There's a distinctive feel to many educational games that makes their genre immediately identifiable. If you grew up with the likes of Spy Fox and Pajama Sam, you likely know what kind of style we're referring to. SMART Adventures Mission Math: Sabotage at the Space Station fits this bill rather well, which has both positive and negative connotations - and oddly nostalgic ones for reviewers.

Of course, nostalgia is a rather null point for the young audience SMART Adventures is trying to draw. The math-fueled adventure at hand is designed for intermediate skills around ages 9 and up, and more specifically girls.

There really isn't any immediate indication that SMART Adventures was developed with a focus on girls. The first and really only hint you get is when you start customizing your SMART (Science Math and Radical Technology) Junior Agent and discover there's no "boy" option. And really, if a boy was fine having a female character, they would find little to nothing else about the game that is all that stereotypically "girly." The intentional female focus felt a bit bewildering at first, but it's plainly outlined on the SMART Adventures website that its mission is to design games to encourage girls to be self-assured in STEM subjects.

Play through, however, and the subtle influences are there in the game's characters. Agent Delta, who is your Junior Agent's supervisor, finds herself in a sudden crisis on a sabotaged space station and leads it professionally. Agent Gamma, the SMART agency's grandmotherly (get it?) engineer, is calm and quietly brilliant. Fellow junior agents Smudge, Sparks and Rune provide remote help with expertise in robotics, chemistry and translation, respectively. Two of them are girls, one is a boy, and it doesn't feel necessary to say which are which. The game doesn't scream "Girl power!" or try to vomit ponies and pinkness to portray a message. It encourages girls toward STEM in the best way possible: by making it feel normal.

So, who's ready to math? While Agent Delta mans the control room, the Junior Agent is tasked with fixing the saboteur's deeds and finding clues toward his or her identity in the space station's six labs. Each lab contains a math-based activity with concentrations in categories such as place values, angle measurement, factors and multiples. One lab will even have players solving simple equations in Mandarin Chinese, which is something you don't often see!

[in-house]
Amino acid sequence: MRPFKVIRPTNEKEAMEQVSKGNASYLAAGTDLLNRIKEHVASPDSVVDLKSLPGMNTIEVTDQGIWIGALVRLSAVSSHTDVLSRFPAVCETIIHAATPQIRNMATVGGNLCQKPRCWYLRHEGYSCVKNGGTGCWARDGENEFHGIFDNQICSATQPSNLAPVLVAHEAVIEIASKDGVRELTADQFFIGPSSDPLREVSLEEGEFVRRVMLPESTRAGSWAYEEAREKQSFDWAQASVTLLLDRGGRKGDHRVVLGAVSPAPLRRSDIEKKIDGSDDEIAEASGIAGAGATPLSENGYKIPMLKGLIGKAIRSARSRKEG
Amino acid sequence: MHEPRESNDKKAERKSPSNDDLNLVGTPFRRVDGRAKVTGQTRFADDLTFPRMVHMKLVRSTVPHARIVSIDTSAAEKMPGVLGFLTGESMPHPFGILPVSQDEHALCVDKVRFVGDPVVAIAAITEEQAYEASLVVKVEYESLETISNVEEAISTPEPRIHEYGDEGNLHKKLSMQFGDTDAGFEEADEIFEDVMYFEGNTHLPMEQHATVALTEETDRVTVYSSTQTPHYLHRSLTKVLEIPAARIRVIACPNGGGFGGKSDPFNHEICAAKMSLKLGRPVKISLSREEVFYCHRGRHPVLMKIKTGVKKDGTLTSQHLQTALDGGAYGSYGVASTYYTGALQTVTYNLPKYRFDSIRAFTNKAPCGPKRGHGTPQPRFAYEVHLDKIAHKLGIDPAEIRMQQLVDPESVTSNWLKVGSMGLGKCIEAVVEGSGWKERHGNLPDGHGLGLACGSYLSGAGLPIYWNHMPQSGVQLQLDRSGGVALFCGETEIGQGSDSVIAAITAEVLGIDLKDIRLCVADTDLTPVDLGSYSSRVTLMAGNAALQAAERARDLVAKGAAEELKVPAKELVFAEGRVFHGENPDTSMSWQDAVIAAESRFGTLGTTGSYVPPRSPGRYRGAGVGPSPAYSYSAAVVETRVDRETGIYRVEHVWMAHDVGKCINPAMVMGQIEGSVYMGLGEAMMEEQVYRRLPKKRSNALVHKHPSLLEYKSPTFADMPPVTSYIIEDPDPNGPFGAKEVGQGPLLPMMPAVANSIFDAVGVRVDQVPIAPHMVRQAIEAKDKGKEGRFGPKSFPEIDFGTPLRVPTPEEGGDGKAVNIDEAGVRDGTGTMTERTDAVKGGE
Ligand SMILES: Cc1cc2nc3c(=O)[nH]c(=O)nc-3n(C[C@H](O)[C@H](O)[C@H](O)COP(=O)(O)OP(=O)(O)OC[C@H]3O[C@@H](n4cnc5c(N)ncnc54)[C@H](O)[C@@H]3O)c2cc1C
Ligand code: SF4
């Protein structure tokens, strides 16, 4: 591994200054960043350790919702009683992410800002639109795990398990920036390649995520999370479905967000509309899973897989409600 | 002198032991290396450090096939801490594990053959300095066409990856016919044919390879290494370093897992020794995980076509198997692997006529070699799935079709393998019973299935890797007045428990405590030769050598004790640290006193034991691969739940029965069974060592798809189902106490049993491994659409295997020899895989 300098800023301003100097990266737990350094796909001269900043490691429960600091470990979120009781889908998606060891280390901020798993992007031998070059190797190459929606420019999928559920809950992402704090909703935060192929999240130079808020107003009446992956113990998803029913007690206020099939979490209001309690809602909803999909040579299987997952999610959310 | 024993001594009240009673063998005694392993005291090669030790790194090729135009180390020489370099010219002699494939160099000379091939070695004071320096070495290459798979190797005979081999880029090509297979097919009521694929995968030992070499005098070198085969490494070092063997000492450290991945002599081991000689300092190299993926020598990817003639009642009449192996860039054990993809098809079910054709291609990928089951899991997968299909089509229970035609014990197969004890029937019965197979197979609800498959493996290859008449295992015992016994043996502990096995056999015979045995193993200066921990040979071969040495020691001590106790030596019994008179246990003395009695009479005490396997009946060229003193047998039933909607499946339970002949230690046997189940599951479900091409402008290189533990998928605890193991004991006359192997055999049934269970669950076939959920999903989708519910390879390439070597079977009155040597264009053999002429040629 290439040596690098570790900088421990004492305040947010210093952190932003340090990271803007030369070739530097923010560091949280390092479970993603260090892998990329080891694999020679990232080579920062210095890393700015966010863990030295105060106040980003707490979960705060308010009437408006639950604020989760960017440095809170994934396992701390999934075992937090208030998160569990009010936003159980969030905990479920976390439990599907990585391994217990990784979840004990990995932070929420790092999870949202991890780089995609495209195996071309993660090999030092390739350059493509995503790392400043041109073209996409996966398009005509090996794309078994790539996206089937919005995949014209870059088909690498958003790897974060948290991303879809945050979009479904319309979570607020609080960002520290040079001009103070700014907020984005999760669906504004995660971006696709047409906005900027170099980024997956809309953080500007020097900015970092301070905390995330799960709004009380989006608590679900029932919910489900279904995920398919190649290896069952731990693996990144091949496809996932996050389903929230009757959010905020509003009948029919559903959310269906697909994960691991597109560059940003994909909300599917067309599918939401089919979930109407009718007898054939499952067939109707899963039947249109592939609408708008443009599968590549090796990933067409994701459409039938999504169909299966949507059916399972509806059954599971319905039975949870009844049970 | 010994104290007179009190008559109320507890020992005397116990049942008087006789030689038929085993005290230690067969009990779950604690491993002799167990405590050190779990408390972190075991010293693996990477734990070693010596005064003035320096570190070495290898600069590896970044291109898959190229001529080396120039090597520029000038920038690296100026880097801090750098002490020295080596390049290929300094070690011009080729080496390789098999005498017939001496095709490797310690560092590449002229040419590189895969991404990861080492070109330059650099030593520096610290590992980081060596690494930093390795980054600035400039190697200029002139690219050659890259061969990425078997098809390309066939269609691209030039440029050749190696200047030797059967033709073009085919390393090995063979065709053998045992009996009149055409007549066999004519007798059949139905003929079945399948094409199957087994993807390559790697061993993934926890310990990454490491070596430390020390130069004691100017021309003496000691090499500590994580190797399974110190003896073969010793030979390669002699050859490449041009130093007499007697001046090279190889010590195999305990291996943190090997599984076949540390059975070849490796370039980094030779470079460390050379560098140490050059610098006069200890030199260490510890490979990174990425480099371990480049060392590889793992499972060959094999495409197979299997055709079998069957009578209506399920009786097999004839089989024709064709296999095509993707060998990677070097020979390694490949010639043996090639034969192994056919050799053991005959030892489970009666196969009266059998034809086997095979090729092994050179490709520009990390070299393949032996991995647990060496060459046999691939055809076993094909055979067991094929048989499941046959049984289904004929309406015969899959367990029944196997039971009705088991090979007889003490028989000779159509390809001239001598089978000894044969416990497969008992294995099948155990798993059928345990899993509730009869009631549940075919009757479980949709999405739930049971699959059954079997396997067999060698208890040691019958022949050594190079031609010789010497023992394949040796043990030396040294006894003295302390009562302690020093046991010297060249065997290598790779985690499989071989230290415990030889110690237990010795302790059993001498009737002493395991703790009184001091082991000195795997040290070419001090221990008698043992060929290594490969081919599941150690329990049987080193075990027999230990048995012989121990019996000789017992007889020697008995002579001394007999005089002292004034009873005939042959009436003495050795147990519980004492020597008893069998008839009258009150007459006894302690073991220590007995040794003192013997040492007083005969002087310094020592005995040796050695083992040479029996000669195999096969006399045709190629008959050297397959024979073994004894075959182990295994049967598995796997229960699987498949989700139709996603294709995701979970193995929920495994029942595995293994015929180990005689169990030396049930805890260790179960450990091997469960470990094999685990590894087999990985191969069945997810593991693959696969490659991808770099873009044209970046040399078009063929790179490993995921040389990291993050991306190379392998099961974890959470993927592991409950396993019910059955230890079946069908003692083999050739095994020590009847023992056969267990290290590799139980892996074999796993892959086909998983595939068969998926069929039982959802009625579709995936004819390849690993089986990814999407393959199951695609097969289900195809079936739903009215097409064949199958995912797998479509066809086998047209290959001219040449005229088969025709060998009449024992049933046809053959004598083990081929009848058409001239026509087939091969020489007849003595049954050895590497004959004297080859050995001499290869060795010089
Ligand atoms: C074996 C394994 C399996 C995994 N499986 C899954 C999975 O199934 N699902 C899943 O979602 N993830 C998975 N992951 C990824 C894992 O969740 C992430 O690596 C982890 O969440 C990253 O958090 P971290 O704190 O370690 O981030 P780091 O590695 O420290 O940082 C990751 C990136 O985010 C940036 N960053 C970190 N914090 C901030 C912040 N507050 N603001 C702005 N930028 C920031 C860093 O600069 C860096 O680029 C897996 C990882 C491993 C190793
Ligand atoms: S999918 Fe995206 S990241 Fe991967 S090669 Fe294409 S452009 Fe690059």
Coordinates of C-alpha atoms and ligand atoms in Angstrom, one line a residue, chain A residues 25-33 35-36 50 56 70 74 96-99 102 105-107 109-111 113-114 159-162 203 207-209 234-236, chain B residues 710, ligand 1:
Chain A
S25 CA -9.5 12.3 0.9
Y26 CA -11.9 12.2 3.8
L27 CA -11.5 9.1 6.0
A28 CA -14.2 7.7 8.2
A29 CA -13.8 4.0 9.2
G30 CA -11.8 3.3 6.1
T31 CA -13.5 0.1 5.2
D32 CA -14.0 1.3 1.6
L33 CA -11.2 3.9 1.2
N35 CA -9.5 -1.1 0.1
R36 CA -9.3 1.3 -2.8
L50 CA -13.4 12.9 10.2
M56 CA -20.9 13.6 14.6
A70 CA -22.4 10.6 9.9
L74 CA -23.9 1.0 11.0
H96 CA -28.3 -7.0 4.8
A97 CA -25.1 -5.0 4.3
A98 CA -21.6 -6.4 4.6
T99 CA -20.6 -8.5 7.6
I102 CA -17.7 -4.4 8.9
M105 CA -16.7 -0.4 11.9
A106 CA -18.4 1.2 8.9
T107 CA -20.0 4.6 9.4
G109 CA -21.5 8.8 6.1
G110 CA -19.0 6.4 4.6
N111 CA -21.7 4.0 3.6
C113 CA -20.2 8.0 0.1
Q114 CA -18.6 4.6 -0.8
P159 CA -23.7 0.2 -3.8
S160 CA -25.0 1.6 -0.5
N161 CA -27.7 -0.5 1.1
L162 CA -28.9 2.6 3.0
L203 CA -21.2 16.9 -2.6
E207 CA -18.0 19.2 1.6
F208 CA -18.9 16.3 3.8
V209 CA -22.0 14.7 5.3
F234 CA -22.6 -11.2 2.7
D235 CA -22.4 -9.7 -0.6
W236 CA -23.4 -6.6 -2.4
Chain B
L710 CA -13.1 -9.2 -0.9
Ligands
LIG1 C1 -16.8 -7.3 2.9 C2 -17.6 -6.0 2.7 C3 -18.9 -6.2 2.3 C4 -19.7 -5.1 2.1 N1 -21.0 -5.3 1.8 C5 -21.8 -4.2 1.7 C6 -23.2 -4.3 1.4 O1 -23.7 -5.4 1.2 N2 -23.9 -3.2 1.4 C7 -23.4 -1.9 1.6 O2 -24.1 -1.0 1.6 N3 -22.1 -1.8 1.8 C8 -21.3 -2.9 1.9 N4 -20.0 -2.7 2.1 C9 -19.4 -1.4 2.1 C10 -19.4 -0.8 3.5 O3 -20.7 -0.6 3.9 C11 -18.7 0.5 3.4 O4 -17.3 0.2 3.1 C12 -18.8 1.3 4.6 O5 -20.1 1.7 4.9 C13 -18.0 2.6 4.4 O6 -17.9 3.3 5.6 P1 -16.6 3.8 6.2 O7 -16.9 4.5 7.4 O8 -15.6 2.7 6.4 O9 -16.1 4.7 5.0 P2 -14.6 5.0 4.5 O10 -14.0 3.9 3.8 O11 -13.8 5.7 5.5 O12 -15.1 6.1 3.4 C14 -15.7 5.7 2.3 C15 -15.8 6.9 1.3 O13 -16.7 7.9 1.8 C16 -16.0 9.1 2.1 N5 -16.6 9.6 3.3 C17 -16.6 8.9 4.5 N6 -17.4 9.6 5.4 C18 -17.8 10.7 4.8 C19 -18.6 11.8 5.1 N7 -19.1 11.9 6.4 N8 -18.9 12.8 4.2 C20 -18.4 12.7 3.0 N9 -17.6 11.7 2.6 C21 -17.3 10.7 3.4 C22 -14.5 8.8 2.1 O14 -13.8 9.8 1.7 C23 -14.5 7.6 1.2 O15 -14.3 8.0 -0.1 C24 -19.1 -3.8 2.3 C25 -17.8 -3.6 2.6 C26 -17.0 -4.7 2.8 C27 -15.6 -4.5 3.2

There is really only one general thing to do in each lab, but each activity is split between three levels. Each level tends to add a bit more complexity or shake up the formula a little, and the player is free to skip around to another lab after completing a level instead of slogging through all of a specific form of math at once. As levels are completed, the story continues with messages from the other agents and interactions with the station's residents. It's not a deep story, by any means, and you don't have any actual say in determining the culprit. Still, things are interesting enough that even some adults may want to stick around and see who it is. After completing the labs, there's a final climactic activity that blends everything learned through the course of the game into a somewhat satisfying conclusion.

Although there's some effort placed into mixing things up, there's still no way around doing activities that one might consider boring. The iPad like AI in the game also promises to help with problems if the player gets stuck, but summoning him only repeats the instructions of the current activity. It might be best to have an adult on hand just in case some real assistance is needed. You, uh, do remember how to do this stuff, right?

The GamePad touch screen is fully functional for all activities, and all other controls including the Pro Controller and Wii Remote are supported. It all works well, but some tasks such as measuring out amounts in the Chemistry Lab can still proceed more slowly than a player is able and willing to go. This is the gameplay's fault; not the control's.

The overall presentation of SMART Adventures is hit and miss. The backgrounds of the labs and space station itself are nicely made, but the characters don't seem to match that well with that style and could stand to use much more animation. They don't even walk away as much as switch to a "walk away" pose and vanish.

The voice acting of many characters such as Agent Delta, Agent Gamma, and the kids range from perfectly good to not bad. A few other characters are rather cringeworthy. The music, when there is some, also fits just fine, but expect to hear plenty of silence during activities. Some quiet, unobtrusive thinking music would have been nice, and maybe even helpful. The presentation is where a lot of the nostalgia element might lie for older generations, but current youngsters might not look upon it so fondly.

Overall playtime is going to vary by skill, but an accomplished math whiz can get through the whole thing in less than 2 hours. Since problems don't seem to be generated straight down from a list, however, there should be some replay value.

Conclusion

When it comes to creating a math-based game that leans toward girls, SMART Adventures Mission Math: Sabotage at the Space Station accomplishes its mission quite decently. The production values could be better and the space station could feel less empty with more activities and interactions, but what's there still feels worthwhile to complete and like it'd be an actual help in school. Throw in a quick yet reasonable story that treats both its target audience and adults respectfully, and you have a child-parent project that might be worth subtracting a bit a money on.